Eat. That brings us to the next point…

Eat!

As of June 20, visitors wanting a small nibble (think sandwiches and salads) will have access to the Café des Amis in the Beaver Lake Pavilion and Mount Royal Chalet. A variety of drinks and cold dishes will be available for take-out. The new opening hours are daily from 11 a.m. to 5 p.m. On hot days, frozen treats are on sale from kiosks located next to Beaver Lake, Smith House, and the Mount Royal Chalet.

When picnicking in the park, be sure to take out any of your trash. Leave no trace.

Freshen up!

One of the biggest questions for all of us these days: where can I pee? Currently there are three options for public washrooms. Visitors can enter the back of Mount Royal Chalet (at the Kondiaronk Belvedere) to use the facilities located in the basement. Washrooms are also located in the Beaver Lake Pavilion and in Parc Jeanne-Mance (search ‘Place Fletcher's Field’ on Google Maps for the exact GPS location).

Remember: it’s always a good idea to carry your own hand sanitizer.

Après-park option

After you’ve explored the mountain, one of the closest points for a stroll and a meal is along Laurier Street West. Most of the shops and restaurants along the street are open for business.

Here are a few of our favourite restaurants (some offering dine-in, some offering takeout):

  • Mikado
  • Il Pagliaccio
  • Fiorellino
  • Restaurant Leméac
  • Au Pain Doré
  • Chez Lévêque

Here are a few of our favourite boutiques:

  • Boutique 5e Avenue
  • Billie le Kid
  • Henriette L.
  • Sarah Pacini
  • Chez Isabelle
  • Michel Brisson
  • Multimags

Additional information

If you’re accessing the park via vehicle, search “Mont Royal Parking” on Google. Additional parking is available behind the “Pavillon du Lac-aux-Castors” (also on Google). Rates are $4/hour.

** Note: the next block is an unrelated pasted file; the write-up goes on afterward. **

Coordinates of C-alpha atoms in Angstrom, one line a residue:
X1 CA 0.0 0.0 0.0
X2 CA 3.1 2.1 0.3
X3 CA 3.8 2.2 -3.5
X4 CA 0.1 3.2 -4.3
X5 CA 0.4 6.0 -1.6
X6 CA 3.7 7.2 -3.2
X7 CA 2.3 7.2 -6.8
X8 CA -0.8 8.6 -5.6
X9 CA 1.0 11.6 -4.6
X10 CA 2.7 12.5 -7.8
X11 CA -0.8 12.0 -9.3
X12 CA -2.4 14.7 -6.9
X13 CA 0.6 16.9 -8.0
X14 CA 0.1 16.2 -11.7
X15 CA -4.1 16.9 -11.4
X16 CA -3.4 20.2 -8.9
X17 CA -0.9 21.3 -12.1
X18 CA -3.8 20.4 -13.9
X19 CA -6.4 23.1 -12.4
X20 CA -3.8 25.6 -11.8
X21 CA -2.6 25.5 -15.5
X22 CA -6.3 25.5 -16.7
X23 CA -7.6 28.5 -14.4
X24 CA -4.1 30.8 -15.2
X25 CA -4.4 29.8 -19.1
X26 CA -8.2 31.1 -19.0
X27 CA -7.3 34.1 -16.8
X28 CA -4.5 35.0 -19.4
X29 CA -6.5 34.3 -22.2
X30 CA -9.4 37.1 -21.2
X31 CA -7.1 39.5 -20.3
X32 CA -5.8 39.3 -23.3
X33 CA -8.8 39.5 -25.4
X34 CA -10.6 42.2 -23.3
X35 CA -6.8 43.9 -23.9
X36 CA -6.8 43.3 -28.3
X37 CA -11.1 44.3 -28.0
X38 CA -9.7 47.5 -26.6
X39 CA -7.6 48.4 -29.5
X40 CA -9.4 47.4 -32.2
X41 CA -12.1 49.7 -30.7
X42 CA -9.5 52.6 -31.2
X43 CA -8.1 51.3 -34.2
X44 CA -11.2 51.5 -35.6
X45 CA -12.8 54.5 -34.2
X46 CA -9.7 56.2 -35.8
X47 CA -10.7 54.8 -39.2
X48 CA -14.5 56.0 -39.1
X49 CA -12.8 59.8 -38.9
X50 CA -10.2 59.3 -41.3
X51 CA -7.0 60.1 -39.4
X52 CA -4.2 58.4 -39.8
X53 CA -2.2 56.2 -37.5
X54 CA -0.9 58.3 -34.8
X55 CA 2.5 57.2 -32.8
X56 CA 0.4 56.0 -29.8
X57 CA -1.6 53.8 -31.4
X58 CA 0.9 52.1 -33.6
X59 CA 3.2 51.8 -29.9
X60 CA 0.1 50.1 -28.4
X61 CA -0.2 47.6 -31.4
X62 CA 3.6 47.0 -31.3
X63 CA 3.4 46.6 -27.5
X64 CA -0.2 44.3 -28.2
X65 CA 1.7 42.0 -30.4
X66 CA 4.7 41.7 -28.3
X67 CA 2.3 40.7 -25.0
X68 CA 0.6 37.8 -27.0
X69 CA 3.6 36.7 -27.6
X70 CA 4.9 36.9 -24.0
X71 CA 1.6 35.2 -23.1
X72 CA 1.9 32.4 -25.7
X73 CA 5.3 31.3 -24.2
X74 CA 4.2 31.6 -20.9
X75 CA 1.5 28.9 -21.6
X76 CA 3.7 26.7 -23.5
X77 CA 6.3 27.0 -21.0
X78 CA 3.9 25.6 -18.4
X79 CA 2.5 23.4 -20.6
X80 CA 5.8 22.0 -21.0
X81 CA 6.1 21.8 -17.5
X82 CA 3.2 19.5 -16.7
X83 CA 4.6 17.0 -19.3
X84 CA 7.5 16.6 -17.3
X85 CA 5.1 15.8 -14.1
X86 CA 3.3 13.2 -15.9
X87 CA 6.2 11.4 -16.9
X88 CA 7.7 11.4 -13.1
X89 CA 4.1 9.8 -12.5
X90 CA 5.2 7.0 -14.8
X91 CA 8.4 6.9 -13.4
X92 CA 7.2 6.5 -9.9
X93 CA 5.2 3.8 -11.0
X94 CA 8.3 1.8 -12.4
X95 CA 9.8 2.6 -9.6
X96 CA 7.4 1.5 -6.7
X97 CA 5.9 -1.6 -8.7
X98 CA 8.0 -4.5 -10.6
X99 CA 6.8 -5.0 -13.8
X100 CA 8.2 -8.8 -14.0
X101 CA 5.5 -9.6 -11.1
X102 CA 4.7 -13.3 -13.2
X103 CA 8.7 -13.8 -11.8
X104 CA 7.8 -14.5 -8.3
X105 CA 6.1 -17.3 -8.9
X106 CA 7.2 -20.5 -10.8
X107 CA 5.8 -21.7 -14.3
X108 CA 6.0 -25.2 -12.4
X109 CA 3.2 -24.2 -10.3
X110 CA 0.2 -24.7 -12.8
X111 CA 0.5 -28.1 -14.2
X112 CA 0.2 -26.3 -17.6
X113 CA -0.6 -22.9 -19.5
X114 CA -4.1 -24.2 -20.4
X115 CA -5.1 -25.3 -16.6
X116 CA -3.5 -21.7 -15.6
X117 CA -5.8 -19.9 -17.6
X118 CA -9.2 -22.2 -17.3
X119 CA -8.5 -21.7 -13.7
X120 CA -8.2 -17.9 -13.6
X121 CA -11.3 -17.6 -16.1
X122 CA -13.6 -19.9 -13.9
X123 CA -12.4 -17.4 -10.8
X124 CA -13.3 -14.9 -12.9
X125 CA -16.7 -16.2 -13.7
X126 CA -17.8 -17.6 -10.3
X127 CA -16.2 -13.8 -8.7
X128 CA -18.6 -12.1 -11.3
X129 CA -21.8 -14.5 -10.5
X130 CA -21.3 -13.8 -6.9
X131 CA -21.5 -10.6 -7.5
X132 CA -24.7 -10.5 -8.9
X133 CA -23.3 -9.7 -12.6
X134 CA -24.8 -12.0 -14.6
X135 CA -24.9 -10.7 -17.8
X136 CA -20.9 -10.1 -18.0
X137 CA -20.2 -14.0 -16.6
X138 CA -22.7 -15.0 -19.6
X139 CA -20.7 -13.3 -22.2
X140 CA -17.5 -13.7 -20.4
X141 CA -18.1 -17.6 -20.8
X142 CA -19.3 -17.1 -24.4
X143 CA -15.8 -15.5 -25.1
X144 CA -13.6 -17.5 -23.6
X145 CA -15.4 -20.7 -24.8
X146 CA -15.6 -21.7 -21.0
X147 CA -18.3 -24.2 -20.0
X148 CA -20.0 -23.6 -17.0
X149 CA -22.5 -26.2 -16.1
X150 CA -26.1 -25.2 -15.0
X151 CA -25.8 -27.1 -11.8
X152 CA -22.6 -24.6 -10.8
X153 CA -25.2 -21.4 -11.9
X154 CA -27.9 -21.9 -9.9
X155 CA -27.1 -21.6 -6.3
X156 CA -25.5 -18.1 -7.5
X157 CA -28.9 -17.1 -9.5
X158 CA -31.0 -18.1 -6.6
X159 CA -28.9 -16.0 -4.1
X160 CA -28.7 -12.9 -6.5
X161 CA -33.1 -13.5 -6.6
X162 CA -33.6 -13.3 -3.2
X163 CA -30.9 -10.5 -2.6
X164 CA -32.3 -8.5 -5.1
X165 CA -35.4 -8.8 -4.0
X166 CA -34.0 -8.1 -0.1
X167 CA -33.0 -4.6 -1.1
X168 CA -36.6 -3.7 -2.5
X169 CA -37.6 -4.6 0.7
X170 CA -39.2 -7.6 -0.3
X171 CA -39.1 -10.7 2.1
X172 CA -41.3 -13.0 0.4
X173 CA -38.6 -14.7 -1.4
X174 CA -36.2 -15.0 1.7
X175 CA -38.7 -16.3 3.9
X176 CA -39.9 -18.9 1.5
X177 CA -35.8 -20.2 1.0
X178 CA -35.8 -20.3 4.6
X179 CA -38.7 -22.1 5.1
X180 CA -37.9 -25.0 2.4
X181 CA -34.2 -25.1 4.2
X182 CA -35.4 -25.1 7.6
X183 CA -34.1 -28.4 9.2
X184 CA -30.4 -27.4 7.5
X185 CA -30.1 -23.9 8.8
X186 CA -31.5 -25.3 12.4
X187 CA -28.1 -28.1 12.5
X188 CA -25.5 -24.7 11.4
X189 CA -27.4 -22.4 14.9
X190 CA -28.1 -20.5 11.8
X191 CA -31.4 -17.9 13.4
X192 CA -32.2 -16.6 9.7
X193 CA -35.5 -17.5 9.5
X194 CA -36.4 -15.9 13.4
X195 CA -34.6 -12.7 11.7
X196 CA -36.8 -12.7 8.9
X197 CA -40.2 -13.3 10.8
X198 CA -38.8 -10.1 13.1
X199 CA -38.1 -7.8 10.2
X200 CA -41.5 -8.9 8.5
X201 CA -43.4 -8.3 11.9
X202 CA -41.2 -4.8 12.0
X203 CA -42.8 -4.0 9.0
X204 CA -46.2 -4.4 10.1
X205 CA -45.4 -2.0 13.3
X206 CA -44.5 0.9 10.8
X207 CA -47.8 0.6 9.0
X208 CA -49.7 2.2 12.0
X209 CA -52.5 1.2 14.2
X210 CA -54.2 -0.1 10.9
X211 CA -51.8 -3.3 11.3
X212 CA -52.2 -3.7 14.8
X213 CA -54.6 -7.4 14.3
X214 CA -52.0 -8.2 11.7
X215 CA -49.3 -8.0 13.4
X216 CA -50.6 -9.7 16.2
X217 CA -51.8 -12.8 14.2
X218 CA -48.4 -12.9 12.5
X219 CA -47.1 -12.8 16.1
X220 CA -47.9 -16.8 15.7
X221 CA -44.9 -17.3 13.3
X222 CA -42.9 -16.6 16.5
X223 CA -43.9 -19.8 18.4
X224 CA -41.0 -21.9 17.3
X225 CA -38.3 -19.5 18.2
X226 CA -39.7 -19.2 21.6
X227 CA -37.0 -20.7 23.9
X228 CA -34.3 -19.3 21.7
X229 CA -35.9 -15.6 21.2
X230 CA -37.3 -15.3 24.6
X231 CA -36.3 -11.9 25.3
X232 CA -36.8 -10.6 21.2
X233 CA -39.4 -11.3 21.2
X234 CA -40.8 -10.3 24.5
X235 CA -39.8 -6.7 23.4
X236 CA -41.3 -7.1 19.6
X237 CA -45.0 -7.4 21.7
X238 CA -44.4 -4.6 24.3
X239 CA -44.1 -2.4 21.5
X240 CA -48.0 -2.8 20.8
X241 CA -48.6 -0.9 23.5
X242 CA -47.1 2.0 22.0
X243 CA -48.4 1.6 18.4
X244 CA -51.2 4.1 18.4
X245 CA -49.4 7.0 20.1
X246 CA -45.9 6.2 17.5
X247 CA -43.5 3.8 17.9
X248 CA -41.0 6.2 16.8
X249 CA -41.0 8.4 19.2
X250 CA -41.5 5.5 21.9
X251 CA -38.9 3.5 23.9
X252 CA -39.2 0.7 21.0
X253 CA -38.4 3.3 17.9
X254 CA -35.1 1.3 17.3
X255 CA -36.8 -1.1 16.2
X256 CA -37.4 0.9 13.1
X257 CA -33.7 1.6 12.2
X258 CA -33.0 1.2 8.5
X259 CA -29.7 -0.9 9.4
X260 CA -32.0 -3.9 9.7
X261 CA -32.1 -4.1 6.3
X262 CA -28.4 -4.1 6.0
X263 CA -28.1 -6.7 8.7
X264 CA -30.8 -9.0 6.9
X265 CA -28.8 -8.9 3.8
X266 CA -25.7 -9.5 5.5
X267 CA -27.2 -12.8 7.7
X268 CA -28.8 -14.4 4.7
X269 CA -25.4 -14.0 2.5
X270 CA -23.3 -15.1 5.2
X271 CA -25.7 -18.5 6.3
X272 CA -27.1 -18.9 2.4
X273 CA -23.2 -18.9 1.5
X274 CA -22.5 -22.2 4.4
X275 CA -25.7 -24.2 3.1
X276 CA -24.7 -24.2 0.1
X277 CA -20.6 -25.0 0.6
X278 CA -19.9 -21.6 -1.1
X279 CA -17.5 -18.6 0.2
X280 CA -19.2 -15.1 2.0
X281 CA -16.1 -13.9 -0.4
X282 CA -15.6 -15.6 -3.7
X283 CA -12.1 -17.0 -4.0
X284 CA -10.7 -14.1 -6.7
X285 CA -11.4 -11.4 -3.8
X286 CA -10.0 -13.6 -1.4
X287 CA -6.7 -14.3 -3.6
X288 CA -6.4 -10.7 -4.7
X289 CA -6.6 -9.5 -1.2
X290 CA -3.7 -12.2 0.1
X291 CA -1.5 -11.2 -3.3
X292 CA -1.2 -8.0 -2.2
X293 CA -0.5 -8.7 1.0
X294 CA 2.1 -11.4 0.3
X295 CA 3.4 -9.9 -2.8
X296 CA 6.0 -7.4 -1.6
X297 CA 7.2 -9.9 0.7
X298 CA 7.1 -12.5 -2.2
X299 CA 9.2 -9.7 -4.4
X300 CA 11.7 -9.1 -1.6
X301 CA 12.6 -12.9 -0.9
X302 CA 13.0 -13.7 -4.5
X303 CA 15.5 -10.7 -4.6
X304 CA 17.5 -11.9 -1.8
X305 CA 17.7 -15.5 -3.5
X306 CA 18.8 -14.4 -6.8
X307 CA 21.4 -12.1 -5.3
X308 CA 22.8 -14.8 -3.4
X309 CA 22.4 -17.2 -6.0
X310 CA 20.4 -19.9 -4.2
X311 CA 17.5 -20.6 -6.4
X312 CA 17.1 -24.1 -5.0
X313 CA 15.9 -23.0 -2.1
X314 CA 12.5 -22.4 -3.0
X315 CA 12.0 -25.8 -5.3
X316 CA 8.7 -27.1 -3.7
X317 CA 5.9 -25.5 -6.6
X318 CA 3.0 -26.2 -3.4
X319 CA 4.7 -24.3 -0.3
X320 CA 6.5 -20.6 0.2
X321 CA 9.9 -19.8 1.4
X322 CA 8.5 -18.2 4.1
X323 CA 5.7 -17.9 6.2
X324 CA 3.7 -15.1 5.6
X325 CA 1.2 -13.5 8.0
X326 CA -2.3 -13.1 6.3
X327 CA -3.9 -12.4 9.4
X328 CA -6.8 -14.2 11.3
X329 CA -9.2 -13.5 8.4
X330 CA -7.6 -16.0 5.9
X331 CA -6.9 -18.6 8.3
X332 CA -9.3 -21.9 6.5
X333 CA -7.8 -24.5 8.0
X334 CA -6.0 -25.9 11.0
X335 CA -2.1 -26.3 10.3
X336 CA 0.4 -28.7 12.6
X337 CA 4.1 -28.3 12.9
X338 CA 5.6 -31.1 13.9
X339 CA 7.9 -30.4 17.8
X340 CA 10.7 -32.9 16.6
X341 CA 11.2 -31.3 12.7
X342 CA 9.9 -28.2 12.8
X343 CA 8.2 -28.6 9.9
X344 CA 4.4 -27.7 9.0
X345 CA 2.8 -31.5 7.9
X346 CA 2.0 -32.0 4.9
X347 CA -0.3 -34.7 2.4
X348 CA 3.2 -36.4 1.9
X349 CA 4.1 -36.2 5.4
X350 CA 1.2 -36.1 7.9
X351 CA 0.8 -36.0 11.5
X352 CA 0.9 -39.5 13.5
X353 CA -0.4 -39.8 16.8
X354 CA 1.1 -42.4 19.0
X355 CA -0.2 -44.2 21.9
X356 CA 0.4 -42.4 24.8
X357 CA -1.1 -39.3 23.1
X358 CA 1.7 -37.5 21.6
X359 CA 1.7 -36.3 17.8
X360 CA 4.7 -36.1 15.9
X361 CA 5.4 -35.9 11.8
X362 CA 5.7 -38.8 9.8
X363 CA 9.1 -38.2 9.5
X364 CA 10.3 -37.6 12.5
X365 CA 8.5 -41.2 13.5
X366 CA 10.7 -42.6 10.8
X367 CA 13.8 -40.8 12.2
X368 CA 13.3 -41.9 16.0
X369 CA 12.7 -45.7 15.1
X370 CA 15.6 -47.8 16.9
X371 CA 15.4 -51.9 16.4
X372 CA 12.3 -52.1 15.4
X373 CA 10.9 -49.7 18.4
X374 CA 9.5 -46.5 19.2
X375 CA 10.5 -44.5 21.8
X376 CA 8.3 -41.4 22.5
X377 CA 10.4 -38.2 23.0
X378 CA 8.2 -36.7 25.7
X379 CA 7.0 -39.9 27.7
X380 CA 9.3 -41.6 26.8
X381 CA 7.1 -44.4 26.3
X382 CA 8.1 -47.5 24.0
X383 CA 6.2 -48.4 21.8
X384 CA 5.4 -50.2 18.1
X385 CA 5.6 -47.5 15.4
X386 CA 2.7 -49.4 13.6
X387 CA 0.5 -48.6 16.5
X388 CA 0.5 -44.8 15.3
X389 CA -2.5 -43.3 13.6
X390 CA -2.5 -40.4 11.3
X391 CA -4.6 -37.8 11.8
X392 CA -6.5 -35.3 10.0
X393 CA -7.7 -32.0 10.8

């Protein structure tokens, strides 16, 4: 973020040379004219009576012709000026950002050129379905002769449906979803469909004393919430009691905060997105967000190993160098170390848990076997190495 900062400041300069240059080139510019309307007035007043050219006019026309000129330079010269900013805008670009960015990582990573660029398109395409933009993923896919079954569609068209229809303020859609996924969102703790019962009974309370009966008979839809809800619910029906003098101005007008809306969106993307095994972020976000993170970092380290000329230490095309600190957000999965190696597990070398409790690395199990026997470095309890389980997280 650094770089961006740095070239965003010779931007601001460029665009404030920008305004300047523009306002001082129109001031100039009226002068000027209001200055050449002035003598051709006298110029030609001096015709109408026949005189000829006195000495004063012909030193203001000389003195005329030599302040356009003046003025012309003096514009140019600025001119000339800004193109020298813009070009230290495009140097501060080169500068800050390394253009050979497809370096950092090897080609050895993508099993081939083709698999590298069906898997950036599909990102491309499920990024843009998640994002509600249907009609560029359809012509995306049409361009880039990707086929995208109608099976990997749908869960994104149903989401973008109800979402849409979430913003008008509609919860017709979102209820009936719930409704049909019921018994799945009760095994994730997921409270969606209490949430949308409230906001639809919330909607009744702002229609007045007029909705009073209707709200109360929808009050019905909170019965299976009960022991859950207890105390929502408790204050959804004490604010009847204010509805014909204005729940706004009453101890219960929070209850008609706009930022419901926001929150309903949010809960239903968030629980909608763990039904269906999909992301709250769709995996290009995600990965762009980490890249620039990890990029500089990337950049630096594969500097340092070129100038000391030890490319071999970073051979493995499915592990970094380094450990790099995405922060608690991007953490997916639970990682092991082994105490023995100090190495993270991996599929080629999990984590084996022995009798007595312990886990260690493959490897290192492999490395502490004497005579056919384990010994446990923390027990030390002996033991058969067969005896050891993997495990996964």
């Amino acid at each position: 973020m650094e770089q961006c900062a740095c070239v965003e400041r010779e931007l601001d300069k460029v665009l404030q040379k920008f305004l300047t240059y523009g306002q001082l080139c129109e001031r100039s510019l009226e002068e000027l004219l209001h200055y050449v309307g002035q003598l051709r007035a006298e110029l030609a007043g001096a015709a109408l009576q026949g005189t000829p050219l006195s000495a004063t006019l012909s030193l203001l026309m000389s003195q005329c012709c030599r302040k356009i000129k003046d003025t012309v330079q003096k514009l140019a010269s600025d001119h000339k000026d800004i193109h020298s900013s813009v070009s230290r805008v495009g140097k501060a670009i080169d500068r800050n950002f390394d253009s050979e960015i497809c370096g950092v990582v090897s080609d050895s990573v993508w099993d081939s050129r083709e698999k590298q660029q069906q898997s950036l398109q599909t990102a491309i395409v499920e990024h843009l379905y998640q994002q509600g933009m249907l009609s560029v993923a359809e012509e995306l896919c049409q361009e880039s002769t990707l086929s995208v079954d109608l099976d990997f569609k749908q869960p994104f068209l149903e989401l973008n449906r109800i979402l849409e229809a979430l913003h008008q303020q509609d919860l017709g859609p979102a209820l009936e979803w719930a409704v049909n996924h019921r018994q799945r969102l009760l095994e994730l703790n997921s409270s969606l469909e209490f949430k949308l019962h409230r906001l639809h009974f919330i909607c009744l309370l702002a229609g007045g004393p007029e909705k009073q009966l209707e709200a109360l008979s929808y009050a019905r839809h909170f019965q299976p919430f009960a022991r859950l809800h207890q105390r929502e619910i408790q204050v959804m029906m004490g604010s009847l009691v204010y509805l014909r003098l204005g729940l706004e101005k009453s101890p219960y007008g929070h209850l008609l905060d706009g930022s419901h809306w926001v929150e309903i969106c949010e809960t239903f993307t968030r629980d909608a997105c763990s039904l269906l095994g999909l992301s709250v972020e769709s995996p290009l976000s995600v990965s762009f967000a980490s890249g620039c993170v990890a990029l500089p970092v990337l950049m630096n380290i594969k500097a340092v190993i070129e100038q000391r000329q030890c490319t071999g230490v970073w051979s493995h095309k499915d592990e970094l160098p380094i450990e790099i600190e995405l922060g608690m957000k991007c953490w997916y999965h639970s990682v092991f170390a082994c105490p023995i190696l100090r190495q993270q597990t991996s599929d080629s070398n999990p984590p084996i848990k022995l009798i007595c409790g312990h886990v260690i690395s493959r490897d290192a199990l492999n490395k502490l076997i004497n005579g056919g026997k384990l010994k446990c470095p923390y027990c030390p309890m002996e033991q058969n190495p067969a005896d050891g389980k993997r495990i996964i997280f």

Drivers should note that the Belvédère Camillien-Houde—the eastern-facing lookout accessible by car on Voie Camillien-Houde—is currently closed for renovations.

Other attractions around the park, such as Mount Royal Cemetery and St. Joseph’s Oratory of Mount Royal, continued to be closed. But return to this page in the coming weeks for further updates. Check out Mount Royal park's website for all the latest news.

Disclaimer: Tourisme Montréal takes a harm reduction approach to moving around the city. We want our local businesses to benefit from your visits, but we also promote the adherence to strict health guidelines: maintain a distance of two metres (six feet) from other people and wear a mask or face covering in crowded public spaces (public transportation, grocery stores, parks, etc.).

Daniel Baylis

Daniel Baylis is a writer and adventurer. Born in British Columbia, Daniel came to Montréal with the kooky bohemian notion that he would write poetry, learn to speak French and fall in love. Having achieved various levels of success in said domains, he now focuses his energy on a new hobby: artisanal pickling.